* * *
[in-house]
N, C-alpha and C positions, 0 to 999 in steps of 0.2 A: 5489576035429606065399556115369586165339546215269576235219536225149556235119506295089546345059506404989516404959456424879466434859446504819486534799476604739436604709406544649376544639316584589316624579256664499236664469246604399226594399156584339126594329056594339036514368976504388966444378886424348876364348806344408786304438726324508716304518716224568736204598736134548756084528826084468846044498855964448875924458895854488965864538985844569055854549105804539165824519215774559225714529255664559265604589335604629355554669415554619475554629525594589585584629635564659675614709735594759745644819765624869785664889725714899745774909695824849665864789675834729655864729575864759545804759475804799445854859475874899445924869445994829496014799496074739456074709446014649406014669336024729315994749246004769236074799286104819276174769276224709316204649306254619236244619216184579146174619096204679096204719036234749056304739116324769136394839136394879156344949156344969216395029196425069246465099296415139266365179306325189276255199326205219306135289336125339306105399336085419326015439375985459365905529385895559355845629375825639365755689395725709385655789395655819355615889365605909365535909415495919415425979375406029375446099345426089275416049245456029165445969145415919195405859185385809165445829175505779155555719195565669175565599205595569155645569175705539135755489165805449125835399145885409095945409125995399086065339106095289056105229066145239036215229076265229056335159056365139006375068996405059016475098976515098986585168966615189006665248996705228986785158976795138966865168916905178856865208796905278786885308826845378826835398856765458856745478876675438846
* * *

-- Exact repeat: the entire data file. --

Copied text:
[in-house]
N, C-alpha and C positions, 0 to 999 in steps of 0.2 A: 5489576035429606065399556115369586165339546215269576235219536225149556235119506295089546345059506404989516404959456424879466434859446504819486534799476604739436604709406544649376544639316584589316624579256664499236664469246604399226594399156584339126594329056594339036514368976504388966444378886424348876364348806344408786304438726324508716304518716224568736204598736134548756084528826084468846044498855964448875924458895854488965864538985844569055854549105804539165824519215774559225714529255664559265604589335604629355554669415554619475554629525594589585584629635564659675614709735594759745644819765624869785664889725714899745774909695824849665864789675834729655864729575864759545804759475804799445854859475874899445924869445994829496014799496074739456074709446014649406014669336024729315994749246004769236074799286104819276174769276224709316204649306254619236244619216184579146174619096204679096204719036234749056304739116324769136394839136394879156344949156344969216395029196425069246465099296415139266365179306325189276255199326205219306135289336125339306105399336085419326015439375985459365905529385895559355845629375825639365755689395725709385655789395655819355615889365605909365535909415495919415425979375406029375446099345426089275416049245456029165445969145415919195405859185385809165445829175505779155555719195565669175565599205595569155645569175705539135755489165805449125835399145885409095945409125995399086065339106095289056105229066145239036215229076265229056335159056365139006375068996405059016475098976515098986585168966615189006665248996705228986785158976795138966865168916905178856865208796905278786885308826845378826835398856765458856745478876675438846